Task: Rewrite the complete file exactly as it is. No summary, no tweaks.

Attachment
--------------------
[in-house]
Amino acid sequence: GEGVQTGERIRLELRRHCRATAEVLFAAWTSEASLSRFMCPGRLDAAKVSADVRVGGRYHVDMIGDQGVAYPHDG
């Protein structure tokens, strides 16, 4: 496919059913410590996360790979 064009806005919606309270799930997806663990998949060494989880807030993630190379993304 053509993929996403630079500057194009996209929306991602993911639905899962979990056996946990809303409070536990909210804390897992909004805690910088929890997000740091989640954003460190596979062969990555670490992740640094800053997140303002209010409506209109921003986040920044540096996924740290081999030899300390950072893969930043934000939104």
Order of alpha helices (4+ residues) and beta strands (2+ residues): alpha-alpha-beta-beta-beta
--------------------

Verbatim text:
[in-house]
Amino acid sequence: GEGVQTGERIRLELRRHCRATAEVLFAAWTSEASLSRFMCPGRLDAAKVSADVRVGGRYHVDMIGDQGVAYPHDG
């Protein structure tokens, strides 16, 4: 496919059913410590996360790979 064009806005919606309270799930997806663990998949060494989880807030993630190379993304 053509993929996403630079500057194009996209929306991602993911639905899962979990056996946990809303409070536990909210804390897992909004805690910088929890997000740091989640954003460190596979062969990555670490992740640094800053997140303002209010409506209109921003986040920044540096996924740290081999030899300390950072893969930043934000939104």
Order of alpha helices (4+ residues) and beta strands (2+ residues): alpha-alpha-beta-beta-beta